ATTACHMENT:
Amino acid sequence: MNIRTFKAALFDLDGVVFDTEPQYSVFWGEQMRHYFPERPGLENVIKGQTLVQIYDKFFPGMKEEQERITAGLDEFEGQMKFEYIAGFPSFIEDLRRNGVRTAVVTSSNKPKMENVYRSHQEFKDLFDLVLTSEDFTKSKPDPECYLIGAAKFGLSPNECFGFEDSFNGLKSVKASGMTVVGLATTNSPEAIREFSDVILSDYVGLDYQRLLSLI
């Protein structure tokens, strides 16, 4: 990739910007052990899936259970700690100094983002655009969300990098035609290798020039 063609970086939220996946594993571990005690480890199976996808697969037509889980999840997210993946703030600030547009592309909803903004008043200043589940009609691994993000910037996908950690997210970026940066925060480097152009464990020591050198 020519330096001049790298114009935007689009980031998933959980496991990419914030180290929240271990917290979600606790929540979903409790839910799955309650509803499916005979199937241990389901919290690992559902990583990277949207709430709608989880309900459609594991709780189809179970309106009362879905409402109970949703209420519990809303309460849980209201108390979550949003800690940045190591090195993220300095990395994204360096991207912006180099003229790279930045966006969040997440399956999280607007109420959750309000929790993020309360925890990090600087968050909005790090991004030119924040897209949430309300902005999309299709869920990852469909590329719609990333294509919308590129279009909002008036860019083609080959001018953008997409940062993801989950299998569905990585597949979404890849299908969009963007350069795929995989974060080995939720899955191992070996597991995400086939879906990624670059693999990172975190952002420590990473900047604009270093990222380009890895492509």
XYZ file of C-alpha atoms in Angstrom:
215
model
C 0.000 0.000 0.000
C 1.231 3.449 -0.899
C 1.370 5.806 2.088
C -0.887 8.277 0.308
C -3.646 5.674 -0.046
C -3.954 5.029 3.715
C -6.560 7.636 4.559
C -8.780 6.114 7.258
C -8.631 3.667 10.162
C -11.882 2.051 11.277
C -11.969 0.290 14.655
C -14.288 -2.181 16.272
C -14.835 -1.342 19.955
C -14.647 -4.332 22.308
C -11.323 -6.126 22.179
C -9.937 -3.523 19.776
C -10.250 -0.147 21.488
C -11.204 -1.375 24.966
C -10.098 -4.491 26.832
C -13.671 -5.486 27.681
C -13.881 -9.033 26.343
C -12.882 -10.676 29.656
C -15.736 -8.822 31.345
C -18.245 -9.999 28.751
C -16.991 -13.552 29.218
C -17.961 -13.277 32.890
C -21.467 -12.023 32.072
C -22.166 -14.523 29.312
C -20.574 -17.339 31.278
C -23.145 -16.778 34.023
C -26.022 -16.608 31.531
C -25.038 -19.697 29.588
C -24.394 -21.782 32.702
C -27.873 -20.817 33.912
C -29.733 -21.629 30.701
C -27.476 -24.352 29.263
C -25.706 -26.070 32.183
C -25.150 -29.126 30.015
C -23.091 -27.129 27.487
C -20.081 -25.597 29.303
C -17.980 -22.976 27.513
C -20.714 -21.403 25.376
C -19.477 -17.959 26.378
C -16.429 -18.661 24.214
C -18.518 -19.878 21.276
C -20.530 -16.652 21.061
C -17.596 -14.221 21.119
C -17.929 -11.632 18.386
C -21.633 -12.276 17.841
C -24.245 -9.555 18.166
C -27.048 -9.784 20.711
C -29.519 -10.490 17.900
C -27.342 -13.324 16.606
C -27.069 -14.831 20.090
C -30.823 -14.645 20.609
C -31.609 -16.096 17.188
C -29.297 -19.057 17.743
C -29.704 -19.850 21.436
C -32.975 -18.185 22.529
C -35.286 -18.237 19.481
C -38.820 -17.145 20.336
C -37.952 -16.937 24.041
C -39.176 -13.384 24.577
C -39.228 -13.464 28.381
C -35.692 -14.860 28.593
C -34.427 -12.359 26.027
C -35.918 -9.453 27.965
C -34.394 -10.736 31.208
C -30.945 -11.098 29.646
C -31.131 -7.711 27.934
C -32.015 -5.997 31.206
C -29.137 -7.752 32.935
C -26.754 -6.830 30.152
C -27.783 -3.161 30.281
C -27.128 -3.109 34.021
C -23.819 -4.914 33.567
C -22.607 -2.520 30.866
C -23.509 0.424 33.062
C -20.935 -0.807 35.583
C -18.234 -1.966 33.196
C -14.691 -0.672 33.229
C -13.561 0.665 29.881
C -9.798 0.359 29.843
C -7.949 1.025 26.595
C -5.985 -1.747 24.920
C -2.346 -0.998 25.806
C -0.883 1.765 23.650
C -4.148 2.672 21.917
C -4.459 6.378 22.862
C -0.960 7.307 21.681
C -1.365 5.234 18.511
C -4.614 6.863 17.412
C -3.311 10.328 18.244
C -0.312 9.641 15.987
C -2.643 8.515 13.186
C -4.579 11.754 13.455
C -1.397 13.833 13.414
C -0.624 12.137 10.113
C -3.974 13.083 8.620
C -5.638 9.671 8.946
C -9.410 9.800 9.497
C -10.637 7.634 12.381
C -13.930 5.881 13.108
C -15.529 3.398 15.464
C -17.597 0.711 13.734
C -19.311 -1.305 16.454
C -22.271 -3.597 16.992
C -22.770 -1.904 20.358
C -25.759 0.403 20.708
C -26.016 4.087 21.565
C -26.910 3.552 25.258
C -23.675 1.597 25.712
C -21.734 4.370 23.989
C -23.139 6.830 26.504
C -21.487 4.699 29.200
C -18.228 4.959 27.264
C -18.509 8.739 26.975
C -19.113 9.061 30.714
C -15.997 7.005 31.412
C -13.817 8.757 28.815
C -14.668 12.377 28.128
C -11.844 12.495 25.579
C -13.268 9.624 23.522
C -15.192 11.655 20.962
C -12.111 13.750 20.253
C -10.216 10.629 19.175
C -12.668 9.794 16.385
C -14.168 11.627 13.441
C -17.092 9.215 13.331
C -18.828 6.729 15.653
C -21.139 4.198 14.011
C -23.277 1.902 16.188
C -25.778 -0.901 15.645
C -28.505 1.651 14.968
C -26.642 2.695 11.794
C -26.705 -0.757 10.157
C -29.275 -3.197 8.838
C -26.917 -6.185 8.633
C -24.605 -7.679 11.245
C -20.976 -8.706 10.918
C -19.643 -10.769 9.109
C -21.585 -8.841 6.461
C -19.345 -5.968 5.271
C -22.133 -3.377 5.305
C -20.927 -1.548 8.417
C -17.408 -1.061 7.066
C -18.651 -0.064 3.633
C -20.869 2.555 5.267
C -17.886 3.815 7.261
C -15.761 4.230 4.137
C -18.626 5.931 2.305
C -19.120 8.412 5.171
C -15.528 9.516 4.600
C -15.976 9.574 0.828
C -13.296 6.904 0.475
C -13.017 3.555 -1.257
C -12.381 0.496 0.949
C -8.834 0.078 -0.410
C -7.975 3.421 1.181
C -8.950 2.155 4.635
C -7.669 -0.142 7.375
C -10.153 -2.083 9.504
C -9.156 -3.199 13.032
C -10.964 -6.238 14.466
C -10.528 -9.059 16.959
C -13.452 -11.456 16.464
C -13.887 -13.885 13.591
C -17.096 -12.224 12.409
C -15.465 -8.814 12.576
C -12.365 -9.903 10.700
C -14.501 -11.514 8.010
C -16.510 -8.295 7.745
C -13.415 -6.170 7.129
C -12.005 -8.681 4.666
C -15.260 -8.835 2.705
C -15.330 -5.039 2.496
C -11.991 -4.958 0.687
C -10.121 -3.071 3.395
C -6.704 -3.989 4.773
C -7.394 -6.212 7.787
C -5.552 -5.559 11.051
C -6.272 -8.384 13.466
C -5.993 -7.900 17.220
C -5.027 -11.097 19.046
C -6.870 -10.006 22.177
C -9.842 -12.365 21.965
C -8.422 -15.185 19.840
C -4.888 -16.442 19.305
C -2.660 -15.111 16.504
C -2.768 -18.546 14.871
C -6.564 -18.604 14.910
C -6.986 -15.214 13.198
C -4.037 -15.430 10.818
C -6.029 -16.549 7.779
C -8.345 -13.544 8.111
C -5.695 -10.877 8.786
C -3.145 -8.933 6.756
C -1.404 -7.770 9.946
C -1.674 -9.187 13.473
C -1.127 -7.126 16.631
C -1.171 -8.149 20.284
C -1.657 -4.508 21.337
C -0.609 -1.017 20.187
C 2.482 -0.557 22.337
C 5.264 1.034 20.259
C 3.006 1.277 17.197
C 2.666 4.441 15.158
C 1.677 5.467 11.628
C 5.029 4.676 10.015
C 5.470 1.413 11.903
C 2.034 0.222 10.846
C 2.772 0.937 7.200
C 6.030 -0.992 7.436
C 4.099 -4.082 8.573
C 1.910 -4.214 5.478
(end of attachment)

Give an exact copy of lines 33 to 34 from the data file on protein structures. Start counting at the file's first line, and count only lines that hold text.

C -22.166 -14.523 29.312
C -20.574 -17.339 31.278